Article: Pie charts: How to calculate them, interpretation and more - Casio Calculators

## Pie charts: How to calculate them, interpretation and more

How to calculate pie charts and analyse them in your learning

Secondary school maths students should be confident in their knowledge of how to calculate a pie graph and how to use the data they’re given to gain insights, draw conclusions and answer questions.

In this article, we’ll take a deep dive into pie charts, exploring what they are, how to calculate and create them, example questions and more.

## What is a pie chart?

A pie chart is a type of graph presented in the shape of a circle, made up of distinct segments that show proportions within a data sample. The pie represents the whole data set, and the individual segments, or ‘slices’, are parts of the whole.

The sectors of a pie chart can be understood and analysed in terms of angles within the circle or as percentages, with the combined total of the segments always equalling 100%.

Pie charts are labelled and often coloured to give a clear visual representation of the data, with an accompanying key to show what each sector represents.

Pie charts are a familiar sight in secondary school maths lessons from year 7 onwards. They provide a visually engaging and accessible route into exploring data and statistics, while helping to reinforce your understanding of core mathematical principles such as:

•  • Angles
•  • Fractions
•  • Percentages
•  • Basic arithmetic

## How to calculate a pie graph

One way to calculate a pie graph is to divide 360 by the total frequency in your data sample, then multiply this value by each category frequency to find the angle for each pie chart segment. The segment angles should add up to 360°.

To elaborate, here’s a simple example of the sort of scenario you might be presented with in a lesson or an exam question:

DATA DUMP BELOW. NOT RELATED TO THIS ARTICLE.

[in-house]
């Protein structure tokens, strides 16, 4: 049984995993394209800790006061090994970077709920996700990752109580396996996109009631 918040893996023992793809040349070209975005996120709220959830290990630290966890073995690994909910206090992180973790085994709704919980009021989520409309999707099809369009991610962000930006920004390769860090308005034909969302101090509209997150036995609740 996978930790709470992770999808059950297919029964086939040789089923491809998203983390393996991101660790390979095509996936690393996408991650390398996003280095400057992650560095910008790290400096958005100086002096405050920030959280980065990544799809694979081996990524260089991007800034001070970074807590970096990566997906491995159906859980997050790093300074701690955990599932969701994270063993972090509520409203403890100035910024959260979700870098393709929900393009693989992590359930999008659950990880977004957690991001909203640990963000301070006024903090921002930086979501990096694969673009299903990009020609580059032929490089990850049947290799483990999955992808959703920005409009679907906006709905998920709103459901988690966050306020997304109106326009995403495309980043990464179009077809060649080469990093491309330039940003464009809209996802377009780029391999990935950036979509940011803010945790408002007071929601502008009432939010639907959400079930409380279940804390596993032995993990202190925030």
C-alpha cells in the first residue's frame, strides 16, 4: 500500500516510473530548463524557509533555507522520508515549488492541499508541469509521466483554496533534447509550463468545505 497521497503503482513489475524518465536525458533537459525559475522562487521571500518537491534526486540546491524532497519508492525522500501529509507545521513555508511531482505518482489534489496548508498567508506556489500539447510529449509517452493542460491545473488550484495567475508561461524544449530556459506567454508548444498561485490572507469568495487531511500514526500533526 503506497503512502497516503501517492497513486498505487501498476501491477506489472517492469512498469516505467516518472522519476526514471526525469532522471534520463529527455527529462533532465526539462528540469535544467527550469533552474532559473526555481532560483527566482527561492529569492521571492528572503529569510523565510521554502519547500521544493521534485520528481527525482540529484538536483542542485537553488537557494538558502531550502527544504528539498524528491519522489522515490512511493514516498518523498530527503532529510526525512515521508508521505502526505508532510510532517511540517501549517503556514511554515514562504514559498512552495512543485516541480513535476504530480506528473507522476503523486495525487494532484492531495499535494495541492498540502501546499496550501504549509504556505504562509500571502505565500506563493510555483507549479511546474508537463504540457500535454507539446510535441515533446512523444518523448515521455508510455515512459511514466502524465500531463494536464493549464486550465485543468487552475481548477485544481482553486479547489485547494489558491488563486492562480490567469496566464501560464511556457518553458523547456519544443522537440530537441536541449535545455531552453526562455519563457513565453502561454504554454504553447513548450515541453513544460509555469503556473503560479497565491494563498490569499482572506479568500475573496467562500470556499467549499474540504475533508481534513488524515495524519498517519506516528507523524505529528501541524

A group of employees were asked what methods of transport they used to get to work. Here are the results of the survey:

Using the above method, start by adding up the individual frequencies to calculate the total frequency. In this case: 16 + 10 + 6 + 4 = 36.

Then, divide 360 (the total number of degrees in the pie chart) by the total frequency. The resulting value will tell you the angle, in degrees, that each individual respondent to the survey equates to in terms of a pie chart.

In this case: 360 ÷ 36 = 10, so each person is equal to 10° in the pie chart.

Next, multiply each frequency by this angle value to get the angle for each segment of the pie chart.

The angles of each segment in your pie chart should always add up to a total of 360°. If they don’t, you know you’ve made a mistake somewhere.

When calculating the angle of each slice of a pie chart, a useful formula to remember is:

An alternative way to approach this and to present the formula for how to calculate a pie graph is:

### How to calculate percentages on a pie chart

As well as being presented in terms of angles, the data you’re given to construct a pie chart can also be displayed as percentages.

If you’re provided with category frequencies and a total frequency, you can calculate percentages using this simple formula:

When you have an existing pie chart with the segment angles already calculated, you can convert this data into percentages with this formula:

Using the example above, it’s possible to calculate the percentage of respondents who travelled to work by car in either of the following ways:

You could come across some tricky calculations if you’re working with a range of values, fractions and percentages. It’s highly beneficial in these instances to have access to a reliable, GCSE-approved calculator that you can take into your exams.